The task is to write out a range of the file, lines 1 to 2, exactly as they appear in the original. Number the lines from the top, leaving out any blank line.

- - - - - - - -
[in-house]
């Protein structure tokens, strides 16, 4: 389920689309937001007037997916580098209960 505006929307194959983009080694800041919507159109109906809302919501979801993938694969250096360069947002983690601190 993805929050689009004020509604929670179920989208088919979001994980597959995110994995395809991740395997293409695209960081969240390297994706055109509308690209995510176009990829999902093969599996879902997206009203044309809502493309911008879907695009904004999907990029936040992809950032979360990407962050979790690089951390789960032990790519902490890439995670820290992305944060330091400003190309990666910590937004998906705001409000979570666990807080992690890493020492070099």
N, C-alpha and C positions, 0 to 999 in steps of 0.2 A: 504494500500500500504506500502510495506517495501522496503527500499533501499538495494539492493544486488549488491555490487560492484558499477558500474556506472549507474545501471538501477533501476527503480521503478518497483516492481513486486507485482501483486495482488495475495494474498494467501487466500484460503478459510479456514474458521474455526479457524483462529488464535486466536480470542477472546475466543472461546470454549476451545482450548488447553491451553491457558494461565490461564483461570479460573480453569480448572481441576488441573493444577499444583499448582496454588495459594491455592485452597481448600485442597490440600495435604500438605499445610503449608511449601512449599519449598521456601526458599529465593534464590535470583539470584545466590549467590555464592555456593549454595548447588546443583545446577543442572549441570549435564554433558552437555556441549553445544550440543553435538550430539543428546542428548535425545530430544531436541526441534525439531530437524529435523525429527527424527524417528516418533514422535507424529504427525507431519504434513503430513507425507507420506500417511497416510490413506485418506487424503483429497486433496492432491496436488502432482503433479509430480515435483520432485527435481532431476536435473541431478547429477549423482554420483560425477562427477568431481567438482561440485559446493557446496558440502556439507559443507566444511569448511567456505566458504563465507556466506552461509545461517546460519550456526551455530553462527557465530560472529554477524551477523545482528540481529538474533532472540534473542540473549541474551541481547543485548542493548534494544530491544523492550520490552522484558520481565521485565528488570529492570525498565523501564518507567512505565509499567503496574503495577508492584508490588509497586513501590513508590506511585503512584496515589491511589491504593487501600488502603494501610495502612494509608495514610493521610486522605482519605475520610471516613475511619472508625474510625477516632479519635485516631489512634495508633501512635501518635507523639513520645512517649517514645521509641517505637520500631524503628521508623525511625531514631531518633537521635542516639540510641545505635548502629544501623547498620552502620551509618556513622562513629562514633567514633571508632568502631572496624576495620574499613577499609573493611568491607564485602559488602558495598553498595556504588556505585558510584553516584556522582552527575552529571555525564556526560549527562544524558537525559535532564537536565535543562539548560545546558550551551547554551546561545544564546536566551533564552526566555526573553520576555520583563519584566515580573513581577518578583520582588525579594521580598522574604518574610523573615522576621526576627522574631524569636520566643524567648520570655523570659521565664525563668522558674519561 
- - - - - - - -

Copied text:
[in-house]
């Protein structure tokens, strides 16, 4: 389920689309937001007037997916580098209960 505006929307194959983009080694800041919507159109109906809302919501979801993938694969250096360069947002983690601190 993805929050689009004020509604929670179920989208088919979001994980597959995110994995395809991740395997293409695209960081969240390297994706055109509308690209995510176009990829999902093969599996879902997206009203044309809502493309911008879907695009904004999907990029936040992809950032979360990407962050979790690089951390789960032990790519902490890439995670820290992305944060330091400003190309990666910590937004998906705001409000979570666990807080992690890493020492070099």